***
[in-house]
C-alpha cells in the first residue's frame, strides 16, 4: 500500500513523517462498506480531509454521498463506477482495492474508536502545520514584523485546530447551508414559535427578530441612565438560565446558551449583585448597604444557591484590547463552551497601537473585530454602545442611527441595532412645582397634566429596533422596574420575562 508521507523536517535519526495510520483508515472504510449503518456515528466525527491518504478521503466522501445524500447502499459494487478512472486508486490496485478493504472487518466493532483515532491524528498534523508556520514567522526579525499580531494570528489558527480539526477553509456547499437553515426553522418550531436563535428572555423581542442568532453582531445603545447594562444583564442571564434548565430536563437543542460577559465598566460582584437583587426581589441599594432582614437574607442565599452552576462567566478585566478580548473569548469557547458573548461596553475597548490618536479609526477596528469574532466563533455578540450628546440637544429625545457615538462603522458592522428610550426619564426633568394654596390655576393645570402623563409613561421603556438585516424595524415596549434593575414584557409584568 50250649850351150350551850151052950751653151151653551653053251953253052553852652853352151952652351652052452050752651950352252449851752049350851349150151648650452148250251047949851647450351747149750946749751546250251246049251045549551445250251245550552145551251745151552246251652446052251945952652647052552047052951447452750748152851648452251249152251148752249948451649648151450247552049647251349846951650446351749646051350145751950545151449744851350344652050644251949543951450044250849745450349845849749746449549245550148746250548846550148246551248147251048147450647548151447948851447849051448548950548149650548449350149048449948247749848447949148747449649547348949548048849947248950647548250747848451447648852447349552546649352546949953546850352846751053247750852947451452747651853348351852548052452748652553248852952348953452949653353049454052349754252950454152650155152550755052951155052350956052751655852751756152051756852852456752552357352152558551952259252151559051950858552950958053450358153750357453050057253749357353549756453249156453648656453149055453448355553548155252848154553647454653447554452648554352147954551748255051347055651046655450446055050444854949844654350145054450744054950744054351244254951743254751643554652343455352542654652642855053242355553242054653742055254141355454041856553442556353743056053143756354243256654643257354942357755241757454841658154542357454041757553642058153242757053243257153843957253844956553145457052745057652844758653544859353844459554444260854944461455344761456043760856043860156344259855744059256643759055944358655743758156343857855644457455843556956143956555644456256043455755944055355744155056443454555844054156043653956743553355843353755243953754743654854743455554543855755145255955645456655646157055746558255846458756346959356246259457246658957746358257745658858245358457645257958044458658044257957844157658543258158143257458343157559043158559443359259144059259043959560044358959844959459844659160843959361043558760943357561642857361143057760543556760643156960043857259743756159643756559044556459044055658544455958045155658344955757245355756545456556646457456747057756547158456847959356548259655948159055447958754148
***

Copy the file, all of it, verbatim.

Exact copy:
[in-house]
C-alpha cells in the first residue's frame, strides 16, 4: 500500500513523517462498506480531509454521498463506477482495492474508536502545520514584523485546530447551508414559535427578530441612565438560565446558551449583585448597604444557591484590547463552551497601537473585530454602545442611527441595532412645582397634566429596533422596574420575562 508521507523536517535519526495510520483508515472504510449503518456515528466525527491518504478521503466522501445524500447502499459494487478512472486508486490496485478493504472487518466493532483515532491524528498534523508556520514567522526579525499580531494570528489558527480539526477553509456547499437553515426553522418550531436563535428572555423581542442568532453582531445603545447594562444583564442571564434548565430536563437543542460577559465598566460582584437583587426581589441599594432582614437574607442565599452552576462567566478585566478580548473569548469557547458573548461596553475597548490618536479609526477596528469574532466563533455578540450628546440637544429625545457615538462603522458592522428610550426619564426633568394654596390655576393645570402623563409613561421603556438585516424595524415596549434593575414584557409584568 50250649850351150350551850151052950751653151151653551653053251953253052553852652853352151952652351652052452050752651950352252449851752049350851349150151648650452148250251047949851647450351747149750946749751546250251246049251045549551445250251245550552145551251745151552246251652446052251945952652647052552047052951447452750748152851648452251249152251148752249948451649648151450247552049647251349846951650446351749646051350145751950545151449744851350344652050644251949543951450044250849745450349845849749746449549245550148746250548846550148246551248147251048147450647548151447948851447849051448548950548149650548449350149048449948247749848447949148747449649547348949548048849947248950647548250747848451447648852447349552546649352546949953546850352846751053247750852947451452747651853348351852548052452748652553248852952348953452949653353049454052349754252950454152650155152550755052951155052350956052751655852751756152051756852852456752552357352152558551952259252151559051950858552950958053450358153750357453050057253749357353549756453249156453648656453149055453448355553548155252848154553647454653447554452648554352147954551748255051347055651046655450446055050444854949844654350145054450744054950744054351244254951743254751643554652343455352542654652642855053242355553242054653742055254141355454041856553442556353743056053143756354243256654643257354942357755241757454841658154542357454041757553642058153242757053243257153843957253844956553145457052745057652844758653544859353844459554444260854944461455344761456043760856043860156344259855744059256643759055944358655743758156343857855644457455843556956143956555644456256043455755944055355744155056443454555844054156043653956743553355843353755243953754743654854743455554543855755145255955645456655646157055746558255846458756346959356246259457246658957746358257745658858245358457645257958044458658044257957844157658543258158143257458343157559043158559443359259144059259043959560044358959844959459844659160843959361043558760943357561642857361143057760543556760643156960043857259743756159643756559044556459044055658544455958045155658344955757245355756545456556646457456747057756547158456847959356548259655948159055447958754148